St Georges Bermuda

Sunrise Over St. George's Harbor, St Georges Bermuda

Sunrise Over St. George’s Harbor, St Georges Bermuda

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St Georges Bermuda

Summer vacation is just around the corner. As many people spend their vacation on a cruise, I thought I would take a look over the next few posts at one of the smaller, albeit nicest ports of call on the cruise ship circuit. St Georges Bermuda, due to the narrow natural harbor entrance cannot service the monster cruise ships that the cruise companies seem to prefer today.  This port can only take the older, smaller vessels, making for a more intimate vacation experience.  The larger vessels berth at Hamilton on the other side of the island.   The port of St Georges, is deep enough for the ships to actually dock at harbor-side meaning that no lighters are required, so access is quick and easy, especially when there are far fewer passengers than on the larger cruise ships.

The town of St. George’s is a UNESCO World Heritage Site. It is said to be the third successful English settlement in the Americas, after St. John’s, Newfoundland in Canada, and Jamestown, Virginia. It was settled by the London Company (also called the Charter of the Virginia Company of London or Virginia Company) in 1612 in the aftermath of the wrecking of its flagship, the Sea Venture, in Bermuda in 1609.  Although English fisherman had begun setting up seasonal camps in Newfoundland in the 16th Century, they were expressly forbidden from establishing permanent settlements. The town of St. John’s was not established until circa 1620.  Jamestown, also, did not exist until 1619.  Prior to that, its settlers were obliged to live within James Fort.  St. George’s claim to be the oldest continuously-inhabited English town in the New World may be true, making it the first English settlement in the Americas and not the third.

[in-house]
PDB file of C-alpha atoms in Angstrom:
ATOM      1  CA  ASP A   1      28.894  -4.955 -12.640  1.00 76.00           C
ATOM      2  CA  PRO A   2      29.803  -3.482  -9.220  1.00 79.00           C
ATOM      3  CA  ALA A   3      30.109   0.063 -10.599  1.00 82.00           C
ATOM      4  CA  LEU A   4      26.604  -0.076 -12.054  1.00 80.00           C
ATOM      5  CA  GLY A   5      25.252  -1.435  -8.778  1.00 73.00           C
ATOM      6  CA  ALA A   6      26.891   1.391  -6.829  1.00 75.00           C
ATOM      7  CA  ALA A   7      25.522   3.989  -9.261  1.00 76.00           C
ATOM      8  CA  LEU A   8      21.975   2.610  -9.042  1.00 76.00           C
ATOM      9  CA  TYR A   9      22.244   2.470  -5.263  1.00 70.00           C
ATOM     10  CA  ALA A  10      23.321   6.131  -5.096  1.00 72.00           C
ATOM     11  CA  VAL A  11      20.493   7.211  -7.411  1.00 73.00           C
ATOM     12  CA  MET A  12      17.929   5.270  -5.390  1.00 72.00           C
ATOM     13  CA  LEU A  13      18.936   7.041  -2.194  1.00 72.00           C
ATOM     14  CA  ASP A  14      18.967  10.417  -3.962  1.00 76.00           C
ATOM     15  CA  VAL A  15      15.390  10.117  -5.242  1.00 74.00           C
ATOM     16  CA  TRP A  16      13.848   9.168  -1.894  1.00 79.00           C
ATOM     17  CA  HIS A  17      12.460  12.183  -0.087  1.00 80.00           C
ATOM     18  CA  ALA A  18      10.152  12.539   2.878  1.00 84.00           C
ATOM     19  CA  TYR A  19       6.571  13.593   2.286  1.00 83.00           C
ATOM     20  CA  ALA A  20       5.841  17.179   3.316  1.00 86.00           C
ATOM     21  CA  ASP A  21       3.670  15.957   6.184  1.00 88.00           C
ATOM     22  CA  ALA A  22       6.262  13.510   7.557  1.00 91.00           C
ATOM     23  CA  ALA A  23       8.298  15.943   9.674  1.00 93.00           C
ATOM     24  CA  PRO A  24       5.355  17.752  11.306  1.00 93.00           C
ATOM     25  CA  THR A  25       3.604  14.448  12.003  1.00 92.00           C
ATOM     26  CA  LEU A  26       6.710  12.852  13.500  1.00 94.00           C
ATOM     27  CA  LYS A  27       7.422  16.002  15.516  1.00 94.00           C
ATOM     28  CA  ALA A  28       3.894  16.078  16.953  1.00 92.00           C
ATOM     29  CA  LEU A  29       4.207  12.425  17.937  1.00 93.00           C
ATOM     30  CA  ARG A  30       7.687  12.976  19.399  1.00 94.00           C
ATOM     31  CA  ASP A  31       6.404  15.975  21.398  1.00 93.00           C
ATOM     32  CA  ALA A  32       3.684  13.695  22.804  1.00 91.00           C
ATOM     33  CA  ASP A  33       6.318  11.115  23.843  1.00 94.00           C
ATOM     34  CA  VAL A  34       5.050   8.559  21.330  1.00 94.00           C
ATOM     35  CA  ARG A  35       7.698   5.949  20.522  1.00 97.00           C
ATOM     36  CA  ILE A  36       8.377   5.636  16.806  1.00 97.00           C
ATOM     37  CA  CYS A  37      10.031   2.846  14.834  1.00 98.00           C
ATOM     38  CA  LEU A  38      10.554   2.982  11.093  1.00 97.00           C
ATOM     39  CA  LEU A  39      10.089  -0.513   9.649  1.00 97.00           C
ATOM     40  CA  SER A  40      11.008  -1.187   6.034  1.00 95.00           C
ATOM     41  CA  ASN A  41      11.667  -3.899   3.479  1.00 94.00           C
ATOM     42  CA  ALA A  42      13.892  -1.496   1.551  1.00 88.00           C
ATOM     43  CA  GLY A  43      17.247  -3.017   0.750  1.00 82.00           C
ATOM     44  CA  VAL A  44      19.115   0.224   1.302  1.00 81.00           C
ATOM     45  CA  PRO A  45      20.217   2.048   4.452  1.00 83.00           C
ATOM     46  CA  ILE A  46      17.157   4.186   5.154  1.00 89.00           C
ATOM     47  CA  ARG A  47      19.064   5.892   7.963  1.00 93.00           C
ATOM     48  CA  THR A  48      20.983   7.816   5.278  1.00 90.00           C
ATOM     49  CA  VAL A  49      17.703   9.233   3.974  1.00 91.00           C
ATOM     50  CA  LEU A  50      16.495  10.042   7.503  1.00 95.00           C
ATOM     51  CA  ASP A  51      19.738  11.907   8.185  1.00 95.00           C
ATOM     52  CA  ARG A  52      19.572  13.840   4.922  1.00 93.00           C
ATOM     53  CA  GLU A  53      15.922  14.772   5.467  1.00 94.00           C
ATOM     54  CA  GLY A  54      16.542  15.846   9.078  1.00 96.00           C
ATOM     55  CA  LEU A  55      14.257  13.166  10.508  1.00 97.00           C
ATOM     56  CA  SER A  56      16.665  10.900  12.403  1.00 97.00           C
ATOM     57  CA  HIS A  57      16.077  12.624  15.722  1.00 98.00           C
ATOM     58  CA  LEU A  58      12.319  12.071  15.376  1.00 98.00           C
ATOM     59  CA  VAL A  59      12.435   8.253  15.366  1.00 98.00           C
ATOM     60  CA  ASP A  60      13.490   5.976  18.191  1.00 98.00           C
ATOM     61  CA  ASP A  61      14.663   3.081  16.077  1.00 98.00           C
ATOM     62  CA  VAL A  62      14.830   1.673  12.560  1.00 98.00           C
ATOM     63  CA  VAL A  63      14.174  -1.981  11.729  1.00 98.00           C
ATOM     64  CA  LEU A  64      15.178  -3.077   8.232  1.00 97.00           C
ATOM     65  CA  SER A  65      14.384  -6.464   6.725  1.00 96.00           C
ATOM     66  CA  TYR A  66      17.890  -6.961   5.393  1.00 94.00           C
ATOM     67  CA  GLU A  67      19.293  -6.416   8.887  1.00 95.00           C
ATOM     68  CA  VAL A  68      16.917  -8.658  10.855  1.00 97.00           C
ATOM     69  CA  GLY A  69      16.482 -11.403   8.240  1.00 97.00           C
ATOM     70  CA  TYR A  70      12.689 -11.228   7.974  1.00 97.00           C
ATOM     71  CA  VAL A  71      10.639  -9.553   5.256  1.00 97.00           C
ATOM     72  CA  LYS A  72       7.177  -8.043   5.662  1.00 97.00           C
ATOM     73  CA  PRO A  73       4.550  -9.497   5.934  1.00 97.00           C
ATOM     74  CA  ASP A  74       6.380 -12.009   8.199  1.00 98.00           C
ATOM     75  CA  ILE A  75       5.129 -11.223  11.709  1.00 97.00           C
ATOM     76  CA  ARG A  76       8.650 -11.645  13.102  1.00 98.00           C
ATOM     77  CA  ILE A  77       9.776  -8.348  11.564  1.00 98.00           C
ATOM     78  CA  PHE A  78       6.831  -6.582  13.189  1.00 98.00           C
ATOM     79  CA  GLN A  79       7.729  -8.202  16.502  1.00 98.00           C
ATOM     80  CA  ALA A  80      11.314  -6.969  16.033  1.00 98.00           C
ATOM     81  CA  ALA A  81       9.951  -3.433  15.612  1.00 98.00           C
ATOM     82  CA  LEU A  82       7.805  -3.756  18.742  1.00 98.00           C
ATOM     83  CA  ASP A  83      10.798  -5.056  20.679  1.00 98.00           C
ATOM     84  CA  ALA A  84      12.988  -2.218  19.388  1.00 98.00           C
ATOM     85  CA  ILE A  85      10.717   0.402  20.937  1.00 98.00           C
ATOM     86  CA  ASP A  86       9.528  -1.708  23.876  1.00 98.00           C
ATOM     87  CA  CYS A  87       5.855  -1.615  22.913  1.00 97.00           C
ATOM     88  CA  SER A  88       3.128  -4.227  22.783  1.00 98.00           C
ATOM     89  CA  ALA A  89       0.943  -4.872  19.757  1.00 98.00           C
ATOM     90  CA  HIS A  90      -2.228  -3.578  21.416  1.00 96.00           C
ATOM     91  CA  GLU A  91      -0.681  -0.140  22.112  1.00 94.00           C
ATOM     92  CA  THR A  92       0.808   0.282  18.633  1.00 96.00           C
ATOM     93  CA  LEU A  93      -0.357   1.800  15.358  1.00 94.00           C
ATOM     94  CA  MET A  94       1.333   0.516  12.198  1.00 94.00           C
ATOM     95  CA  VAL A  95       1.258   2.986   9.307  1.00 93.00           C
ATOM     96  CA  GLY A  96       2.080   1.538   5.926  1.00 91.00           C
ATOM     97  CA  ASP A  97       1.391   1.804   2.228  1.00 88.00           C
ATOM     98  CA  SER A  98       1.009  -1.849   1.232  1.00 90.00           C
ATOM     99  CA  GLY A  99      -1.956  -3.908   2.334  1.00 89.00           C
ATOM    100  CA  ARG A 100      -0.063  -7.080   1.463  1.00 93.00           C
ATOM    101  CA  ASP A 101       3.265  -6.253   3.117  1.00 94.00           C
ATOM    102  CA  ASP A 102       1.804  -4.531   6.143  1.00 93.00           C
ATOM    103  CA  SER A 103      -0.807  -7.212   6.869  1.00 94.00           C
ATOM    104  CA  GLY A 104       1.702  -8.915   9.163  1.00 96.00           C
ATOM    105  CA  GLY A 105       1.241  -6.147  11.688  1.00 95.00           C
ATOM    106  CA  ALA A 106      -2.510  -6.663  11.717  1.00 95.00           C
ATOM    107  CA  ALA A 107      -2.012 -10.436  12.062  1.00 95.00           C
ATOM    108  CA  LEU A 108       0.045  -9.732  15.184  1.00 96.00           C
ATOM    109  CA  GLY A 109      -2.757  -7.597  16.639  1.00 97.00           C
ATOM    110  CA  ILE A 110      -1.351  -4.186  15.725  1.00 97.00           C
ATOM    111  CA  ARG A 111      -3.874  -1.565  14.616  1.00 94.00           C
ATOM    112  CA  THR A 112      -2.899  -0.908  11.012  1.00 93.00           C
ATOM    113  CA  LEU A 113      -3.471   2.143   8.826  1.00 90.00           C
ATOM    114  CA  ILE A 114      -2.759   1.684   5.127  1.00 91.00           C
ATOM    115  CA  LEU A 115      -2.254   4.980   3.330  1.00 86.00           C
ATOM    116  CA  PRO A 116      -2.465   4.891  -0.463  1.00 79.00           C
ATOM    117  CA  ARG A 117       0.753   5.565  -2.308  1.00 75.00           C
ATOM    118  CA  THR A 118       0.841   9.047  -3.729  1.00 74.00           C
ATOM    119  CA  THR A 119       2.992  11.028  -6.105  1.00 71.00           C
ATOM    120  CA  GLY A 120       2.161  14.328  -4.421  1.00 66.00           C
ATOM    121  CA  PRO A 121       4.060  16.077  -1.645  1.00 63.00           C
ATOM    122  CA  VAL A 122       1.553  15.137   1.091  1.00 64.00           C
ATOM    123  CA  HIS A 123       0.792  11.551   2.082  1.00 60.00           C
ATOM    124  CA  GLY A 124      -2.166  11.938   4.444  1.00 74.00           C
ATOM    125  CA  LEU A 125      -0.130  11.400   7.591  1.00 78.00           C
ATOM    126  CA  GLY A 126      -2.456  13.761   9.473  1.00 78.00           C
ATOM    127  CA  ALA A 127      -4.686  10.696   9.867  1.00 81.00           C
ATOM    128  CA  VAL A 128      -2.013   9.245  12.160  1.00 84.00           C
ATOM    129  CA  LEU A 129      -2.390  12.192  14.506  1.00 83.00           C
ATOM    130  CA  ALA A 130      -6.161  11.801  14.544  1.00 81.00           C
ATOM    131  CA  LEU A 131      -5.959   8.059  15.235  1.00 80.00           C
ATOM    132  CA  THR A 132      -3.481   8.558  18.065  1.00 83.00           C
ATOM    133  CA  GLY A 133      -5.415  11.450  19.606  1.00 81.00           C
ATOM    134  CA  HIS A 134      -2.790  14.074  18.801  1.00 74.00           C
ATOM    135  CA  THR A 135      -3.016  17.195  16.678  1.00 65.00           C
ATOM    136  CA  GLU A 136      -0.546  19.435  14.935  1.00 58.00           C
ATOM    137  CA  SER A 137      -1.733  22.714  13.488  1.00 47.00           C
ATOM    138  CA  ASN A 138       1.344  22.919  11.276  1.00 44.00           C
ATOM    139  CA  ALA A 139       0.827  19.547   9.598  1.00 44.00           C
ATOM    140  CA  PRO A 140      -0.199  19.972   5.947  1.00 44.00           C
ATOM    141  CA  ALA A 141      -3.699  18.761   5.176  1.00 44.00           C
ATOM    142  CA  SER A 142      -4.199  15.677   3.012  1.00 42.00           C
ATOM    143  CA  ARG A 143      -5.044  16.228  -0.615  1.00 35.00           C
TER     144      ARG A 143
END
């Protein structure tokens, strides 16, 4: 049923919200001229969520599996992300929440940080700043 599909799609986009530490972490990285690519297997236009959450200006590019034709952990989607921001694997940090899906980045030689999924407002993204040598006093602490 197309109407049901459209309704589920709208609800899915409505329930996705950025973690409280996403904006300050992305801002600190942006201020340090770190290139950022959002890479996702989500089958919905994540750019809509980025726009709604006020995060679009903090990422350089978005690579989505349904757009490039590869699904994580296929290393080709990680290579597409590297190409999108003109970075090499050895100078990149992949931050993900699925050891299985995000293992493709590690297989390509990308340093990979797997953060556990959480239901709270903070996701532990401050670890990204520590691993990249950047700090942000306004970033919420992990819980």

Norwegian Majesty in St. George's Harbor, St Georges Bermuda

Norwegian Majesty in St. George’s Harbor, St Georges Bermuda

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Learn more about the history of Bermuda here.


  1. I really love St George but it has been too long since I have been there. Very cool shot of the cruise ships Mark.

    • I admit it’s been a few yeas since we were in St. George’s. Luckily, cruise ships don’t change much so the shots are reasonably timeless. Many thanks for your comments, Len.

  2. Cool shots! wish I was there, nice work

  3. Love these cruise ship shots, Mark. Using the mooring line to lead the eye in that second image is really good use of the rope.

    I’ve never visited this place but love to cruise. 🙂

    • Many thanks, Jimi. I confess to having not been on a cruise for quite a number of years but when I did it gave us great insight into the Caribbean Islands that we now visit for our annual vacations.


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